With unanimous approval Friday, the Senate sent President Bush for his signature the $31.9 billion Department of Homeland Security budget, boosting the DHS budget by 5 percent. But the bill cuts funding for first-responder grants for states and local governments by about 17 percent.

    The numbers of interest are $110 million for SAFER and $545 million for AFG, which is a total of $155 million more than the President’s original request.

    The U.S. Fire Administration, a unit of FEMA in DHS also had its budget cut for next year by about $11 million to $44,948.000, according to figures from the Congressional Fire Services Institute.

    President Bush’s FY2006 budget proposal included only $500 million for the AFG and no funding for SAFER, severely cutting the funding levels of $650 million for the Fire Grant Program and $65 million for the SAFER Program in FY2005.

    I think they did a pretty darn good job with what they're working with.
    Last edited by DianeC; 10-20-2005 at 11:11 AM. Reason: add a thought.
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    This appropriation is GOOD FOR THE FIRE SERVICE!



    I agree with you George! These allowable dollars do need to be wisely spent by recipients and we should all watch to see that we get the highest and best use of the federal funds.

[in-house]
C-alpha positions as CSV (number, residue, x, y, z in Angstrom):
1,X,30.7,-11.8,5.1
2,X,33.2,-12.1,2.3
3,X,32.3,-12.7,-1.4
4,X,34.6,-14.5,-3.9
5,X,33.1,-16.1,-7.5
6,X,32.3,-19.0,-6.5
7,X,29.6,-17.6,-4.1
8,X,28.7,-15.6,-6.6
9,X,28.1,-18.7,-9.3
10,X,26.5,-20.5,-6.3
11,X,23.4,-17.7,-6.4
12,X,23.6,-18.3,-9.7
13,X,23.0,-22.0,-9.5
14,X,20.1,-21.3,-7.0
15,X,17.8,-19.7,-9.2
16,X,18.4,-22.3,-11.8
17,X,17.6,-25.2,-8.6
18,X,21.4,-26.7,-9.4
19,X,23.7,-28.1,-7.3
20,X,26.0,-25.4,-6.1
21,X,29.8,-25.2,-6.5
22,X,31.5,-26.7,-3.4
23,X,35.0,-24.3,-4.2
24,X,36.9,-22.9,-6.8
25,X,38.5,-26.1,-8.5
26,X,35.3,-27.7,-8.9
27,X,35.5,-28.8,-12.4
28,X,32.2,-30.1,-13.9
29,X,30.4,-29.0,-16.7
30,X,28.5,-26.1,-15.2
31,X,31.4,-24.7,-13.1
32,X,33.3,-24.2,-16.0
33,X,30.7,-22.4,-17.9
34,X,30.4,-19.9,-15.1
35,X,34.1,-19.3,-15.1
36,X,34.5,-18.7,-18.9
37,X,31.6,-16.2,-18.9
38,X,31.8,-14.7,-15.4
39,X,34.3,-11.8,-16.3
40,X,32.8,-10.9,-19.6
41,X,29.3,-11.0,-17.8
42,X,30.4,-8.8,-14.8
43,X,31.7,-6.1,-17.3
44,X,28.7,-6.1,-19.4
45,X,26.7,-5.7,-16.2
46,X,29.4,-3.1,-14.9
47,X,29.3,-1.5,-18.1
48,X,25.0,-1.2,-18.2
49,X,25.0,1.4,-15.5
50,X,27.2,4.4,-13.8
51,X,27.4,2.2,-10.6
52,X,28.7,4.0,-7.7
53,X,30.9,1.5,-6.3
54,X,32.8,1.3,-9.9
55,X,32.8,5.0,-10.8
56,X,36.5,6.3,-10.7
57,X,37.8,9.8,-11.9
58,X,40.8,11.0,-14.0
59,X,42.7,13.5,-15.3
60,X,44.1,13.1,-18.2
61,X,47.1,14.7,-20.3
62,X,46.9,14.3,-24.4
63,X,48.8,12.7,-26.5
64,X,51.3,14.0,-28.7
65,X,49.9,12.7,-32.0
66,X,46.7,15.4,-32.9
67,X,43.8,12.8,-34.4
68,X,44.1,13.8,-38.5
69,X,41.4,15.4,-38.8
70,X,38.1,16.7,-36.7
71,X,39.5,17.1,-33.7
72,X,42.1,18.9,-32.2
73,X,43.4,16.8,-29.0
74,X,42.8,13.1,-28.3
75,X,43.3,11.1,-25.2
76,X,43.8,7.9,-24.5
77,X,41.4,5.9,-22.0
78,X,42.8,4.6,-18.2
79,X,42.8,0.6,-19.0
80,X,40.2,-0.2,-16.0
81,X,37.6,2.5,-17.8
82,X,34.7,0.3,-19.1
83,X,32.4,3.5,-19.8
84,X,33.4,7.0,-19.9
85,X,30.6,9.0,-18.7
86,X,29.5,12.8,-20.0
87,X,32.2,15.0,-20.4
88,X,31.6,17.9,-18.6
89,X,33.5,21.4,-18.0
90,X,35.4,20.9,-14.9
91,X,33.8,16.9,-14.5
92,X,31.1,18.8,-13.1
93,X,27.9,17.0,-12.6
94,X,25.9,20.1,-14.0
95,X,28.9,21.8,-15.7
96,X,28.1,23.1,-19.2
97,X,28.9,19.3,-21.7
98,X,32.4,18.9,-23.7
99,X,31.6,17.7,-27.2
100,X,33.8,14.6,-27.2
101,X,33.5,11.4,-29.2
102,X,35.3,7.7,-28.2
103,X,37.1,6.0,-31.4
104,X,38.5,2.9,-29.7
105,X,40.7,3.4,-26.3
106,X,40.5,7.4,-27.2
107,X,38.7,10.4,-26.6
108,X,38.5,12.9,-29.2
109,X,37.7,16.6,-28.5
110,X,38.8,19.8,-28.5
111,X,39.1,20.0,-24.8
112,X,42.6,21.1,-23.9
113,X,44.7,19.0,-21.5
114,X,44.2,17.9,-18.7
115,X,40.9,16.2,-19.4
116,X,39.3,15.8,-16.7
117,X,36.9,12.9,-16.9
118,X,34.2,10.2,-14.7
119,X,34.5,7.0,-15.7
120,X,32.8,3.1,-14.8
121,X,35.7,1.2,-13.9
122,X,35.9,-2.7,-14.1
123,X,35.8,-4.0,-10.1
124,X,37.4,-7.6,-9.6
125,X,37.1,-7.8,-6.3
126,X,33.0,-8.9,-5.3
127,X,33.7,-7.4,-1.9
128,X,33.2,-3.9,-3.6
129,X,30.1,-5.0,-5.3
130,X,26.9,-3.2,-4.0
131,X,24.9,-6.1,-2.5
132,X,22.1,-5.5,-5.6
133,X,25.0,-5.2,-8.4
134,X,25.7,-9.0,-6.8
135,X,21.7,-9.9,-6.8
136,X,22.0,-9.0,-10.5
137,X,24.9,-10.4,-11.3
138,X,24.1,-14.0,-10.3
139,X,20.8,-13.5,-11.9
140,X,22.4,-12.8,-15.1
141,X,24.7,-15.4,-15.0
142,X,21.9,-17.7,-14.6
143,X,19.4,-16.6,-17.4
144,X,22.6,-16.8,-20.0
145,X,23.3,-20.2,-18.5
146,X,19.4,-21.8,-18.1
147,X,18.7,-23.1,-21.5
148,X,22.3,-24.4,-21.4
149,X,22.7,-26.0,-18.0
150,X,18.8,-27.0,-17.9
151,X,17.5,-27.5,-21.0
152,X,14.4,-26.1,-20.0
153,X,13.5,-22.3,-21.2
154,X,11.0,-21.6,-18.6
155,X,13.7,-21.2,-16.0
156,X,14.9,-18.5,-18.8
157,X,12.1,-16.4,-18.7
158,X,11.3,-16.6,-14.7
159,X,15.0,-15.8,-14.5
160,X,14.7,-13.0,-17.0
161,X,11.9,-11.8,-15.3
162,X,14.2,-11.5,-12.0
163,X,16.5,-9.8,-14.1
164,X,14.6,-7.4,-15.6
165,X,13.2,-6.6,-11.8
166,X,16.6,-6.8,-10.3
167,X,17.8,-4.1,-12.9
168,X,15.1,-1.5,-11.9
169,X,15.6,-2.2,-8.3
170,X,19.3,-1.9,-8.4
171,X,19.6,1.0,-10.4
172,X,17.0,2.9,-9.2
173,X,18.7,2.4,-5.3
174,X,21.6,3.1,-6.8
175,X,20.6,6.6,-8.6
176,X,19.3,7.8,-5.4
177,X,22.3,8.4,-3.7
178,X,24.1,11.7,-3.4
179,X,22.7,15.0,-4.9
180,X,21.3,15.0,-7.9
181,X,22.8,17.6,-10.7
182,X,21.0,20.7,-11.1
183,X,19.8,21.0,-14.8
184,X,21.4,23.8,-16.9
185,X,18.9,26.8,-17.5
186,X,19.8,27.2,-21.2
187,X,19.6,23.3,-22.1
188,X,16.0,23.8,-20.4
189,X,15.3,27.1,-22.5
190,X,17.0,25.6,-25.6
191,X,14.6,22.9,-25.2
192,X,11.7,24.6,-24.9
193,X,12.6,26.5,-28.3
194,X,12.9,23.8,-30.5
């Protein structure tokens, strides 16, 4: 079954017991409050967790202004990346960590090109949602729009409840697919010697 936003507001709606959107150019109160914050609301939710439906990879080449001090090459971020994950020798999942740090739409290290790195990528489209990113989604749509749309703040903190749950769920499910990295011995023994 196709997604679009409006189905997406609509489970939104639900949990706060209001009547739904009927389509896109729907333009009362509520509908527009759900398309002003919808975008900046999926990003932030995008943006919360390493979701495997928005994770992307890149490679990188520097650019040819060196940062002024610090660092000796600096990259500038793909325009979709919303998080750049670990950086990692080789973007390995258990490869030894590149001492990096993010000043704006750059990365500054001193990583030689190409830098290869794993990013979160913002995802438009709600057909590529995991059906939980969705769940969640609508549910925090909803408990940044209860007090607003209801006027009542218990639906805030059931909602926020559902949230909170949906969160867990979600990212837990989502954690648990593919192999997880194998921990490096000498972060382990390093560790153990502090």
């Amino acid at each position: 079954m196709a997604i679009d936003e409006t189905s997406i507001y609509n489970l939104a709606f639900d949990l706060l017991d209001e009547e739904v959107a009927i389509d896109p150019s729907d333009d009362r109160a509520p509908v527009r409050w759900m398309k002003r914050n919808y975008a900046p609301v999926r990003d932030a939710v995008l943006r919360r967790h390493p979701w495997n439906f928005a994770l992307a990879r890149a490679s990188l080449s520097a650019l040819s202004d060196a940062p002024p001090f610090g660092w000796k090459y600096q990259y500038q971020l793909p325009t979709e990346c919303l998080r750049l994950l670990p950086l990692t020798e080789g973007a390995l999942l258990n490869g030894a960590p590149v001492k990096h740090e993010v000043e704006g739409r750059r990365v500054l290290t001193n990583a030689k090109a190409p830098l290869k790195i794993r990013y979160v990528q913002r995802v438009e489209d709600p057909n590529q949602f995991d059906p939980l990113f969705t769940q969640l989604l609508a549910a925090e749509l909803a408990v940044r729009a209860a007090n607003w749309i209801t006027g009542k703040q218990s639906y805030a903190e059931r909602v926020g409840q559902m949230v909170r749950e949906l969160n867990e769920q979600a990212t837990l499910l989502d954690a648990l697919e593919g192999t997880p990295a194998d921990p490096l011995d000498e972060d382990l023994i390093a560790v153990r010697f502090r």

I believe they did an outstanding job for the Fire Service.
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    MembersZone Subscriber SamsonFCDES's Avatar
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    Quote Originally Posted by GeorgeWendtCFI
    Are you people nuts? They could give you guys $100 and you would bitch because it ws in $20 bills.
    They havent proven that I am insane yet...so the answer to that is...

    "I used to think you were crazy...but now I can see you nuts."



    This appropriation is GOOD FOR THE FIRE SERVICE!
    Not good enough IMO.

    When is enough enough...just a little more...

    1. Yes, the AFG was cut less than $100 million. But the SAFER grants were increased dramatically. Maybe they are tired of buying physical fitness equipment and bells and whistles we don't really need. Puttnig money into manpower is a smart thing.
    How many VFDs are awarded grants for physcial fitness equipment each year?

    None in my area. Everybody has went for basic equipment. There are still many critical needs not met.

    2. Getting the USFA out of FEMA is the biggest gift they can possibly give the fire service. The agency has its own line item and is also no longer tied to EMI. That, hjopefully, means no more bastard stepchild.
    It helps a ton. The whole fed system is still mucked up though. This years herrican season has realy shown just how prepared we are...were not. Thowing more monen on the pile is a waste of time.